: I’m seven months pregnant with my first child. I’m a single mom and I need to work. I want this baby more than anything in the world, and I’ve always known I’d have to go back to work. I’ve arranged with my boss to take two months off after the baby is born, and then to return full-time. Now I’m having second thoughts. I need the money and I don’t want to lose my job, yet I’m concerned about leaving my baby so young. I’ve read some pretty scary things about inadequate daycare and the terrible things that can happen when mothers don’t bond with their children. I’m worried that my choice to go back to work is going to hurt my baby. What should I do?
You’ve raised some very important issues. Yes, it is important for parents to bond with their babies. The first several months are a critical time for getting to know each other, discovering each other’s rhythms, and learning each other’s communication systems. It’s also a rich time for establishing your role as a new parent and building a community of support for your family.
Your basic question is, “Do I have to stay home with my baby in order for us to bond deeply?” The answer has lots of parts to it. In order get to know your baby; to establish a strong, attached, trusting relationship you need to spend quality, focused, connected and relaxed time with her. This can be done in a variety of ways. You can do it by staying home and being a full-time parent. Or you can do it by setting up a reasonable work schedule for yourself and a quality childcare situation for your baby.
It is important to know that successful attachment requires more than just being with your baby 24 hours a day. Research shows us that unhappy or chronically-depressed parents are less likely to build responsive, trusting relationships with their infants. Either stay-at-home or working parents who are continuously unhappy with their circumstances can have difficulty being appropriately responsive with their infants. Likewise, a parent who is happy in her job is more likely to have a child who is securely attached, as is a parent who is content with being an “at-home” parent.
Here are some things to consider whether you plan to be a stay-at-home parent or a parent who works outside the home:
Parents need to learn babies’ communication cues
One of the most important things that happens in the first year between parents and babies is communication. Long before children are able to speak in recognizable language, they are richly communicating their needs, ideas, and feelings with the attentive people who are caring for them.
Parents need to slow down to their baby’s pace for some time every day
In order to get “in sync” with each other, and to read their baby’s cues, parents need to give up the world’s harried pace for a solid period of time each day. This means clearing your mind of work or other agendas, getting close to your baby (sitting or getting down on the floor near her) and just watching. Your baby will enjoy your focused attention and you will learn a lot about her through your observation. And when your daughter looks over at you and lets you know she is ready for interaction your response will be much more appropriate because you have gotten into her rhythm.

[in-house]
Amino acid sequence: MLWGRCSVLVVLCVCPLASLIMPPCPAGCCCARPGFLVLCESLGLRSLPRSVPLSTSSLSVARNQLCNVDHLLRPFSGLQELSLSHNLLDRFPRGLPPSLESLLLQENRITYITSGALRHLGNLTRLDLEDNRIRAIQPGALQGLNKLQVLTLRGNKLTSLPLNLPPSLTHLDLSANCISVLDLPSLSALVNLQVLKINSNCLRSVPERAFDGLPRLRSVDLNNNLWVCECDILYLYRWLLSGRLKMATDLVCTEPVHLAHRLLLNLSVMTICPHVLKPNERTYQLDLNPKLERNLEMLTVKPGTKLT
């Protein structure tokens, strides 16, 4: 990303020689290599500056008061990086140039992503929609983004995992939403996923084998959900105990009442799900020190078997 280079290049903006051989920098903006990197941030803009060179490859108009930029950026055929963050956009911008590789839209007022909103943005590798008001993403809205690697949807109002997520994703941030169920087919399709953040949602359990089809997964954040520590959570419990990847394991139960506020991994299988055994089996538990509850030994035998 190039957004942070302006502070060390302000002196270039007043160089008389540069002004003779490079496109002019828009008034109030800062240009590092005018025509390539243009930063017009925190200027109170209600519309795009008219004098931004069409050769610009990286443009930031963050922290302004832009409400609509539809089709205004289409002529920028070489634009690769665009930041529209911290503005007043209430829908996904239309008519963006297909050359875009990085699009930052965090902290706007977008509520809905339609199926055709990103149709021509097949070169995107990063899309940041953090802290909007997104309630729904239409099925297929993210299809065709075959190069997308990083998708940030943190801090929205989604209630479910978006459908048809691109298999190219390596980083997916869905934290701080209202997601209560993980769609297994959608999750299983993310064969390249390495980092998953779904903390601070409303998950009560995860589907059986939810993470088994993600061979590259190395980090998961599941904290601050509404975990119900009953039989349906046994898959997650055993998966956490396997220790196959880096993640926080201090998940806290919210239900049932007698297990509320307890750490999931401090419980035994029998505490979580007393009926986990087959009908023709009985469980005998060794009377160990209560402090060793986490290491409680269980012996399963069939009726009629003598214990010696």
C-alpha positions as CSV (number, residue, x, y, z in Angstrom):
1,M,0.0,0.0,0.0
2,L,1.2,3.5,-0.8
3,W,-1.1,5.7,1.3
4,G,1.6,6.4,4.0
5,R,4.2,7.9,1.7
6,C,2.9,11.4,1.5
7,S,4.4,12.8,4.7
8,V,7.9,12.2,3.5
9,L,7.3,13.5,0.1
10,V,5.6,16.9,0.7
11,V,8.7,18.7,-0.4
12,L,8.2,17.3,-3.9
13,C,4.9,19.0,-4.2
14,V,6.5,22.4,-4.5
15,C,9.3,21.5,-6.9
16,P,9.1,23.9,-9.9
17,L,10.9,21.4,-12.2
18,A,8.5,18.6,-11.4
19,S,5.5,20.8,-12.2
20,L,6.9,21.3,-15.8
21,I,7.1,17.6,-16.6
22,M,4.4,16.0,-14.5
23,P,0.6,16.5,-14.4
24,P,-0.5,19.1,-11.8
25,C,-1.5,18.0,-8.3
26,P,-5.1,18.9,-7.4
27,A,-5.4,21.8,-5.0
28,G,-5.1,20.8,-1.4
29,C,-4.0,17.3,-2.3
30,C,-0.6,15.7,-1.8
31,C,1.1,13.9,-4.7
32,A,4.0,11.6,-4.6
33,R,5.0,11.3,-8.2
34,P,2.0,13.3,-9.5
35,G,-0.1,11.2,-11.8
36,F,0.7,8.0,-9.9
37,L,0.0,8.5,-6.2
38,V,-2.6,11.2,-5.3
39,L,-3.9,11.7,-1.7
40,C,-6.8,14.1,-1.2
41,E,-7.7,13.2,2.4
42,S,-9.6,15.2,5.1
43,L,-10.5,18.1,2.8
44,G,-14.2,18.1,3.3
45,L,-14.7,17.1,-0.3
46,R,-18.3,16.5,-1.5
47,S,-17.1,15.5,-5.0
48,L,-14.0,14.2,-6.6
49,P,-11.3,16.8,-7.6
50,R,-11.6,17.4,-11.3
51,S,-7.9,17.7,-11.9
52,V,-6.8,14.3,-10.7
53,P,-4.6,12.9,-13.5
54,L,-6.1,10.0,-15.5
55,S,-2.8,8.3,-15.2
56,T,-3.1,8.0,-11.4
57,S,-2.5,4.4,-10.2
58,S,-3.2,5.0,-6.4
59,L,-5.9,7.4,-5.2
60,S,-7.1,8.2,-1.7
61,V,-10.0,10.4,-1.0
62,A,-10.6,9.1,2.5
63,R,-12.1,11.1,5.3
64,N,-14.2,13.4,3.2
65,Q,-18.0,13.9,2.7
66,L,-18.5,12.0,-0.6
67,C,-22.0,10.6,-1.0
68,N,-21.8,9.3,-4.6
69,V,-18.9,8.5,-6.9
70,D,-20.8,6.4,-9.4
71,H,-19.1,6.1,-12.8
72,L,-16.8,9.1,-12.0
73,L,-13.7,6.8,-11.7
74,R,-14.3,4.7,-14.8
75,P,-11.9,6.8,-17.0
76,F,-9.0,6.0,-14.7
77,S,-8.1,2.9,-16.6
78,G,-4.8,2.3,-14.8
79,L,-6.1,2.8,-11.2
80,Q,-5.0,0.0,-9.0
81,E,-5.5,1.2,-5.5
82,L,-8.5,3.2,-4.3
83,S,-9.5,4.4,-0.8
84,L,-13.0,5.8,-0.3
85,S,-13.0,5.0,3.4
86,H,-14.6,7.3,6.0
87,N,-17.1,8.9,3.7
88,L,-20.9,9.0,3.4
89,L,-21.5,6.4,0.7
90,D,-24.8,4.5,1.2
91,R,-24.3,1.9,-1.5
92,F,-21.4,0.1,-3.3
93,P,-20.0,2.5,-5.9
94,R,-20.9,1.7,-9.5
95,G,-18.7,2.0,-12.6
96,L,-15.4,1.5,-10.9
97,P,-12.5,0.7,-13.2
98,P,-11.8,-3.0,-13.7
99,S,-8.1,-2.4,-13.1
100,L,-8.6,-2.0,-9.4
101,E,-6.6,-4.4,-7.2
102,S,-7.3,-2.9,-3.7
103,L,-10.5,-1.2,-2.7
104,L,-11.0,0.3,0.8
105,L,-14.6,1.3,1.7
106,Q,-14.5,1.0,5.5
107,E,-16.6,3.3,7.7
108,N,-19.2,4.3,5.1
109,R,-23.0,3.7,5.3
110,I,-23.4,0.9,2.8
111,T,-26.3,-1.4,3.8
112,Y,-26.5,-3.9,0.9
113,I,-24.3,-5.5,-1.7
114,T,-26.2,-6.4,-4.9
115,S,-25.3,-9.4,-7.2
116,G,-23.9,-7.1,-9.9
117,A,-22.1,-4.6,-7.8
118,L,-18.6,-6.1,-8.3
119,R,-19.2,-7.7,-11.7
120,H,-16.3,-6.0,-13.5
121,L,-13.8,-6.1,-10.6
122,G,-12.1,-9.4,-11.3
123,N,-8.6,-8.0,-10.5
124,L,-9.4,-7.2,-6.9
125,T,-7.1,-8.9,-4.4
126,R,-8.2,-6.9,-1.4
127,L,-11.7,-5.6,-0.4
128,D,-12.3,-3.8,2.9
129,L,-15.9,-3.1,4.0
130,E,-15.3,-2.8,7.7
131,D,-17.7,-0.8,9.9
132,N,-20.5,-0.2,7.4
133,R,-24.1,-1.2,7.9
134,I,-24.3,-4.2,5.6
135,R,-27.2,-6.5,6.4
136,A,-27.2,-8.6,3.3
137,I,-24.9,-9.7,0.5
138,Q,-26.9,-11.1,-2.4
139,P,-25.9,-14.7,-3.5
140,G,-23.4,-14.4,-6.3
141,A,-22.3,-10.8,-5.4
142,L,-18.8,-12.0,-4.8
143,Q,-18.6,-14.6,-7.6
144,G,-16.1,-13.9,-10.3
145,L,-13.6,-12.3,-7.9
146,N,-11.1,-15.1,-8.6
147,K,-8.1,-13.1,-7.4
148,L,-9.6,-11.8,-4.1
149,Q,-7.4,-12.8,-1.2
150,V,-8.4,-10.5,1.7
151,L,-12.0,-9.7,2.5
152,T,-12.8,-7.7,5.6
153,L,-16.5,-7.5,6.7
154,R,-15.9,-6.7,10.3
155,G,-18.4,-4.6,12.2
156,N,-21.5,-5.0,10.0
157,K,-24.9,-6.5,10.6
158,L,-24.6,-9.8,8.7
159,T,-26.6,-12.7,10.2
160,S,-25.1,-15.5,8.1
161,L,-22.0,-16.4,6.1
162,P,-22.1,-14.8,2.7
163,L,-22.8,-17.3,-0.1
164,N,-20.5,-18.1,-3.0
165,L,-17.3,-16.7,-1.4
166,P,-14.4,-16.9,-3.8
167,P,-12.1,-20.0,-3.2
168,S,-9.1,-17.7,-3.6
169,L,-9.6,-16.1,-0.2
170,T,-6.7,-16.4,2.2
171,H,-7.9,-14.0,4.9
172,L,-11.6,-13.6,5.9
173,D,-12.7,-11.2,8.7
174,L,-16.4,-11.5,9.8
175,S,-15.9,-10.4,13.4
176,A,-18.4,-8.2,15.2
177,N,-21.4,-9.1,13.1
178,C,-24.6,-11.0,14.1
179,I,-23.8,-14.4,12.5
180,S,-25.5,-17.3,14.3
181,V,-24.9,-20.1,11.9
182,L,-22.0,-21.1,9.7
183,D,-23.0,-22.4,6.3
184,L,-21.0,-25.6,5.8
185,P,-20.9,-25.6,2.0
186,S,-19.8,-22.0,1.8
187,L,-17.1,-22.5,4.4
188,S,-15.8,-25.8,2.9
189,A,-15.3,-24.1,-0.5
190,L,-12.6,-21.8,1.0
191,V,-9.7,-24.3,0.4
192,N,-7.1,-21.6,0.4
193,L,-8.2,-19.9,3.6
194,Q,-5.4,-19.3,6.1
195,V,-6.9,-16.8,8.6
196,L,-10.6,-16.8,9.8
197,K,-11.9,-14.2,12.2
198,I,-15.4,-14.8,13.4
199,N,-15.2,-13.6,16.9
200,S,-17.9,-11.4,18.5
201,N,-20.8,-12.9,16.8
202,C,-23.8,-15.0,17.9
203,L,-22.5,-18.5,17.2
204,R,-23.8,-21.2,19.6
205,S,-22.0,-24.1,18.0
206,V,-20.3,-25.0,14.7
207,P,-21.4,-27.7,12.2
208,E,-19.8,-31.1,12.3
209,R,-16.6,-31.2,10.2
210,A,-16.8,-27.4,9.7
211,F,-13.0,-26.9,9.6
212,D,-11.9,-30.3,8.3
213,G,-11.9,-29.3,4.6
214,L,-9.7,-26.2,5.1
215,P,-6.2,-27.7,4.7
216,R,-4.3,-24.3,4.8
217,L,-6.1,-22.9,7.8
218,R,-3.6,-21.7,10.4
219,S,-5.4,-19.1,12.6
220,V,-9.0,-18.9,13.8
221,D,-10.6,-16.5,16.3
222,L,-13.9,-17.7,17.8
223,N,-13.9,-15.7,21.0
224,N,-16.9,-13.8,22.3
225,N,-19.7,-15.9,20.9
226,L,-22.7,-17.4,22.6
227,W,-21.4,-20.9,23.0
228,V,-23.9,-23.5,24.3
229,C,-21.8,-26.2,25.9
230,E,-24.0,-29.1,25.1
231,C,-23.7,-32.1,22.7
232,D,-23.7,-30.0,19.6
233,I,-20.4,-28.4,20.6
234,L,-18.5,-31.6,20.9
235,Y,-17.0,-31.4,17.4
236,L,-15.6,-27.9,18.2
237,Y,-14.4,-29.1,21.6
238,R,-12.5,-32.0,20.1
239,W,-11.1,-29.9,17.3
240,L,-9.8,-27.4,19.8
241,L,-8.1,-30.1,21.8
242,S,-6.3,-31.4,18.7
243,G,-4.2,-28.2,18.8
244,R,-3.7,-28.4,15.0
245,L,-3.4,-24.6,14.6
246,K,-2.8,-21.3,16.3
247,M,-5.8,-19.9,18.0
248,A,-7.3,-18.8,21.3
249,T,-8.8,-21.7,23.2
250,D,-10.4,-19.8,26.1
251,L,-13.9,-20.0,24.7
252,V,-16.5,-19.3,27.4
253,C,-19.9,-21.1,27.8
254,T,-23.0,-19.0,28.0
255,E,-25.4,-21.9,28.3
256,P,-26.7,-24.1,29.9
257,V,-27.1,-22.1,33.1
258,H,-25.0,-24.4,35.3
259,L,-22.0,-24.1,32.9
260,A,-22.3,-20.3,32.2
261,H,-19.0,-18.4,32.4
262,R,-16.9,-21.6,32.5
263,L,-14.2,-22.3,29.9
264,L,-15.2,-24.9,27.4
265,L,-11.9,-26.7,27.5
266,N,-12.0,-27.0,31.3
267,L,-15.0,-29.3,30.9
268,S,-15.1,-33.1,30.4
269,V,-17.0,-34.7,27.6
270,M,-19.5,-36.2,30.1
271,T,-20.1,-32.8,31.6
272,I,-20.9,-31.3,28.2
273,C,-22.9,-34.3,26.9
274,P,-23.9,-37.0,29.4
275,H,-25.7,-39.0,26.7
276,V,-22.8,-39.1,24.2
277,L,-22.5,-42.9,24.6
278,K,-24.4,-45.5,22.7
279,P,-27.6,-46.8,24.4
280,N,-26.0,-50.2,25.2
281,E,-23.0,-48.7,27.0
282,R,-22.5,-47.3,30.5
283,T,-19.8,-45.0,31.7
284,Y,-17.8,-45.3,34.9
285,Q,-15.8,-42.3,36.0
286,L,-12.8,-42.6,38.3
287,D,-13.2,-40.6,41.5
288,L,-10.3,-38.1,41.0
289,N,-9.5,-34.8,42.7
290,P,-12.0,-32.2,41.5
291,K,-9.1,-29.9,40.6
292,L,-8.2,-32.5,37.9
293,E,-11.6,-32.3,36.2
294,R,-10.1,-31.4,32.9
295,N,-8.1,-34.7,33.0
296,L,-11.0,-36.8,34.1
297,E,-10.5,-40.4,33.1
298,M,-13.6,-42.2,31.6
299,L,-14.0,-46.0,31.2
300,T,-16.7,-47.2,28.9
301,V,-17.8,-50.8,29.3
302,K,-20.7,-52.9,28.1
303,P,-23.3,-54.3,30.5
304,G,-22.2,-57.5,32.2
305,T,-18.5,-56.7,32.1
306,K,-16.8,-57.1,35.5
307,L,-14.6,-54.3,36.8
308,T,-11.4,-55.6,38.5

Parents need support and information
Getting information and support allows parents to maintain the inner resources necessary to connect effectively with their children. All parents need support for the difficult, taxing, challenging and wonderful job they are doing as parents. Sometimes parents in a couple listen and support each other. Single parents and others who don’t have a ready-made support system will need to develop friends or family members who want to support them by listening, providing childcare, cooking a special meal, or picking up your baby from childcare.
In order to gain confidence and stay open to their babies, parents also need information: “What can you expect of a two-month-old?” “What kinds of rashes should I be worried about?” “When should a child be able to share?” “How can I help my child learn language?” Parent support groups or classes, experienced parents, books, and websites are some of the resources parents can turn to with questions.
Working parents need to find quality infant care
Quality infant care, along with a parent’s job satisfaction are two of the most critical issues in predicting a baby’s success in childcare. Here are several things to look for in choosing care for your infant. You may not be able to find all of them. You can decide which are the most important elements and focus on those:
- Choose the best type of childcare to fit your needs. There are “in-home” caregivers who care for your infant in your home, licensed family childcare homes which care for several children in the home of the caregiver and licensed childcare centers which care for groups of children in a center with several caregivers.